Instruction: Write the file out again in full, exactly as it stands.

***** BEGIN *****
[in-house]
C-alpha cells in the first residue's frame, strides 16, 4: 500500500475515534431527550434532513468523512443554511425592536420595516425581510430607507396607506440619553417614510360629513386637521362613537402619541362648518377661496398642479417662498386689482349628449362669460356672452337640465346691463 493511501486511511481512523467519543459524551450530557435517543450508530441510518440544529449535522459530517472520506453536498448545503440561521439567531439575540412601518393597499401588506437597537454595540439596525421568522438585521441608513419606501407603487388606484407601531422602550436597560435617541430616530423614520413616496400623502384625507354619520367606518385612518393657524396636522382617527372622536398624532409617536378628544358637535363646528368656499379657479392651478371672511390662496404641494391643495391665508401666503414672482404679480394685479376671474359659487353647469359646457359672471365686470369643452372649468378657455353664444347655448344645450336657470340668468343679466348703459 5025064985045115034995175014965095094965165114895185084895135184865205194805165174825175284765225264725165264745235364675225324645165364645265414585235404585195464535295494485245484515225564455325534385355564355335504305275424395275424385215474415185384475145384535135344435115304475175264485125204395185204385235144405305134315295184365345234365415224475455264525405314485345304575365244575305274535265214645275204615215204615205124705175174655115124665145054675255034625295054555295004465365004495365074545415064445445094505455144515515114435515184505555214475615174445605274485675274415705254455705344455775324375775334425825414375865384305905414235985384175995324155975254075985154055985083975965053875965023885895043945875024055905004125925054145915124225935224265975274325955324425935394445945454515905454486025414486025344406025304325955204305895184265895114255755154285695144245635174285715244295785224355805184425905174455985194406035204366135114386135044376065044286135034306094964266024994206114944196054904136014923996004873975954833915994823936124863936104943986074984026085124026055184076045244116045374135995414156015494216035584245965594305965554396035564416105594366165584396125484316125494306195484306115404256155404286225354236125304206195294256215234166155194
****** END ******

[in-house]
C-alpha cells in the first residue's frame, strides 16, 4: 500500500475515534431527550434532513468523512443554511425592536420595516425581510430607507396607506440619553417614510360629513386637521362613537402619541362648518377661496398642479417662498386689482349628449362669460356672452337640465346691463 493511501486511511481512523467519543459524551450530557435517543450508530441510518440544529449535522459530517472520506453536498448545503440561521439567531439575540412601518393597499401588506437597537454595540439596525421568522438585521441608513419606501407603487388606484407601531422602550436597560435617541430616530423614520413616496400623502384625507354619520367606518385612518393657524396636522382617527372622536398624532409617536378628544358637535363646528368656499379657479392651478371672511390662496404641494391643495391665508401666503414672482404679480394685479376671474359659487353647469359646457359672471365686470369643452372649468378657455353664444347655448344645450336657470340668468343679466348703459 5025064985045115034995175014965095094965165114895185084895135184865205194805165174825175284765225264725165264745235364675225324645165364645265414585235404585195464535295494485245484515225564455325534385355564355335504305275424395275424385215474415185384475145384535135344435115304475175264485125204395185204385235144405305134315295184365345234365415224475455264525405314485345304575365244575305274535265214645275204615215204615205124705175174655115124665145054675255034625295054555295004465365004495365074545415064445445094505455144515515114435515184505555214475615174445605274485675274415705254455705344455775324375775334425825414375865384305905414235985384175995324155975254075985154055985083975965053875965023885895043945875024055905004125925054145915124225935224265975274325955324425935394445945454515905454486025414486025344406025304325955204305895184265895114255755154285695144245635174285715244295785224355805184425905174455985194406035204366135114386135044376065044286135034306094964266024994206114944196054904136014923996004873975954833915994823936124863936104943986074984026085124026055184076045244116045374135995414156015494216035584245965594305965554396035564416105594366165584396125484316125494306195484306115404256155404286225354236125304206195294256215234166155194